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Mogul’s Dementia Claim in Tax Case Spurs U.S. to Suspect Fakery

  • Robert Brockman says IQ score of 87 leaves him unfit for trial
  • Prosecutor voices serious concerns about ‘claimed incapacity’

Texas software mogul Robert T. Brockman has an unusual defense against charges that he used an arsenal of code names, untraceable phones and an “Evidence Eliminator” to sock away $2 billion in the largest tax-fraud case in U.S. history.

Lawyers for Brockman, 79, claim that even though he ran a multibillion-dollar software company until last month, he suffers from dementia so advanced that he’s unable to stand trial. Prosecutors warn that Brockman might be engineering an infirmity defense to avoid justice -- a position that recalls the hard line the U.S. took with Vincent “the Chin” Gigante -- the mafia boss who spent decades feigning insanity to avoid prosecution.

Brockman faces a 39-count indictment that accuses him of tax evasion, money laundering and other crimes involving a vast fortune he earned investing in Vista Equity Partners and secretly stashed in offshore tax havens. Weeks after his Oct. 1 indictment, he stepped down from his longtime position as chief executive officer of Reynolds and Reynolds, a giant in the market for software used to manage auto dealerships.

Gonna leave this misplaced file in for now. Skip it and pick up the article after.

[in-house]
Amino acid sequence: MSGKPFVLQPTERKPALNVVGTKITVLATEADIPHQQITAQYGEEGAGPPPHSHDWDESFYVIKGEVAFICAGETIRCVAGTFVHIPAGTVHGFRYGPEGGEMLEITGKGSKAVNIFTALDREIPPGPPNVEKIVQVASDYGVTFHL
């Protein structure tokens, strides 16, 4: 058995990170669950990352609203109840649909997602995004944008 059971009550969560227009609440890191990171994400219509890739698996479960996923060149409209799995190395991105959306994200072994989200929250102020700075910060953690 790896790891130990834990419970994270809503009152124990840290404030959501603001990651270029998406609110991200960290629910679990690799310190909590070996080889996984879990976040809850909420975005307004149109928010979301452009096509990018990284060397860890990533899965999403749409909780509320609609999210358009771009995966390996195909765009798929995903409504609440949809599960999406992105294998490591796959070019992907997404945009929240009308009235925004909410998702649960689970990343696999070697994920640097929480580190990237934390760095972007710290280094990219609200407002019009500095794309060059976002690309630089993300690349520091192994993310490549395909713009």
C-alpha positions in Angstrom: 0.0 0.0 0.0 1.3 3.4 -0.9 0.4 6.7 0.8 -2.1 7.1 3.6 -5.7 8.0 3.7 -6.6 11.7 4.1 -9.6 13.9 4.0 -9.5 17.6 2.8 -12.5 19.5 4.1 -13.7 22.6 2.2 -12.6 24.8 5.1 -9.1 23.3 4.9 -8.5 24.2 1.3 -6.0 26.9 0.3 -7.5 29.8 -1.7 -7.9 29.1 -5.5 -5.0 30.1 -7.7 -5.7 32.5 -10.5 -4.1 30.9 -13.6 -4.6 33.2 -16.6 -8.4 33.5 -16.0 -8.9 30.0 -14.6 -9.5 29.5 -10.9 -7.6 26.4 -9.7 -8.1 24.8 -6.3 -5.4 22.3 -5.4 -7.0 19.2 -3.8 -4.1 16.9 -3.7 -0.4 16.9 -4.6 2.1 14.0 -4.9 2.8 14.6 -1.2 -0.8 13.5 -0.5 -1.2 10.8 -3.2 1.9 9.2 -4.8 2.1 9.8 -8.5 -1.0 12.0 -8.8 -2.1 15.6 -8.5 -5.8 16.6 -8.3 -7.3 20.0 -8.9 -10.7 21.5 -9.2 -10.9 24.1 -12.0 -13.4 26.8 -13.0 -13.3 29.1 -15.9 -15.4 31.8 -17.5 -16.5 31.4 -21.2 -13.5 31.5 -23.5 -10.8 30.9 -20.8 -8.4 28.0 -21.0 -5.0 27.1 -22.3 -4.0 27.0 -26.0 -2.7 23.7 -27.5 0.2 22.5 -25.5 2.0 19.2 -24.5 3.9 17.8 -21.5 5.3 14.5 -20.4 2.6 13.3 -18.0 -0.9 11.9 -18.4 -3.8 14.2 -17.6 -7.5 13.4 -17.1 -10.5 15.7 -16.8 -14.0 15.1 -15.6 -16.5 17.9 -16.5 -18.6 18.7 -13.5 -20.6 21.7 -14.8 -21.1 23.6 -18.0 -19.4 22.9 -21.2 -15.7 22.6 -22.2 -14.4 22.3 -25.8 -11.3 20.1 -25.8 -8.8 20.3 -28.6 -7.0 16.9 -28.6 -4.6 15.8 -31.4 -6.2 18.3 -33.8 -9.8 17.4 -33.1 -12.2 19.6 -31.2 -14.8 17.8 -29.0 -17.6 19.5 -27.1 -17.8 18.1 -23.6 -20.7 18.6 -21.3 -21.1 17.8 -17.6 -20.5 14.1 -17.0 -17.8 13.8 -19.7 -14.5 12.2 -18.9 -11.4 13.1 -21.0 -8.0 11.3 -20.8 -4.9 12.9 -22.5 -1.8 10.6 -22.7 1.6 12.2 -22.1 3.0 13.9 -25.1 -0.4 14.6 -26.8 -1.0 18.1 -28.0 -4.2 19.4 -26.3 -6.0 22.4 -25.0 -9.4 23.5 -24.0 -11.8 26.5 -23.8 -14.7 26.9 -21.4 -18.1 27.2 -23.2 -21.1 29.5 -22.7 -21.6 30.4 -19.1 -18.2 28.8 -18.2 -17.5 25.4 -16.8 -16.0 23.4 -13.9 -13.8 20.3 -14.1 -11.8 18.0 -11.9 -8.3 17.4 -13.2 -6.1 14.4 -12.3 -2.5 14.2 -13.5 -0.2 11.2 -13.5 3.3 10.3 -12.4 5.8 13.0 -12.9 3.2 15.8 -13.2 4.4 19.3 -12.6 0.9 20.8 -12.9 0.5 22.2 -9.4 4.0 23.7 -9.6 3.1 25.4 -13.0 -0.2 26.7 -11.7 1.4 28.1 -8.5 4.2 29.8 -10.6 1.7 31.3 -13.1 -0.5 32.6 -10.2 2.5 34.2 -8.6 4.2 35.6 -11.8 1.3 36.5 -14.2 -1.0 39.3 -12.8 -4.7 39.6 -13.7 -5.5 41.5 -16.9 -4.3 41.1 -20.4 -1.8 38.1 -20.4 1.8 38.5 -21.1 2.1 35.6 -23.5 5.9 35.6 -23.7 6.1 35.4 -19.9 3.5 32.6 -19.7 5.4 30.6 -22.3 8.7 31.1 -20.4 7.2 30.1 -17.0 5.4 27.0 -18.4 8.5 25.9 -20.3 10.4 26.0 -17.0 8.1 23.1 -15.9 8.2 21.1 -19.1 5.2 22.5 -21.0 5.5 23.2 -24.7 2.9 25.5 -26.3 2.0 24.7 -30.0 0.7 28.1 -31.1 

His lawyers now assert that Brockman’s intellectual capacity has steadily eroded in the past two years and he scored an 87 on an IQ test -- far below the expected level of a man who holds several patents and historically paid great attention to the details of his business. They say he’s mentally unfit to aid in his defense and asked a federal judge in San Francisco to hold a competency hearing.

“Four highly qualified doctors in Houston, Texas, have examined Mr. Brockman on multiple occasions over a twenty-two month timespan and concluded that his dementia makes him incapable of assisting in his defense,” they said in court papers this month.

In addition to dementia, Brockman’s legal team says he suffers from Parkinson’s disease, depression and hallucinations. During one exam, Brockman described “a bug on a testing room floor that was not present to either the examiner” or to the defendant’s wife, one doctor wrote.

Prosecutors suspect that Brockman may have manufactured his dementia diagnosis. They say a careful look at his actions suggests he may have a “motive to malinger,” and that “his claims are deserving of healthy skepticism.” The physicians that Brockman’s legal team obtained opinions from are all affiliated with the Baylor College of Medicine, to which Brockman has donated tens of millions of dollars, prosecutors note.

“The government has serious concerns about the claimed incapacity,” Michael Pitman, a prosecutor on the case, told the judge at a hearing this month. “When did the defendant first start to complain about symptoms that he suggests incapacitate him? That timeline is very strongly indicative of a defense being manufactured in response to an investigation.”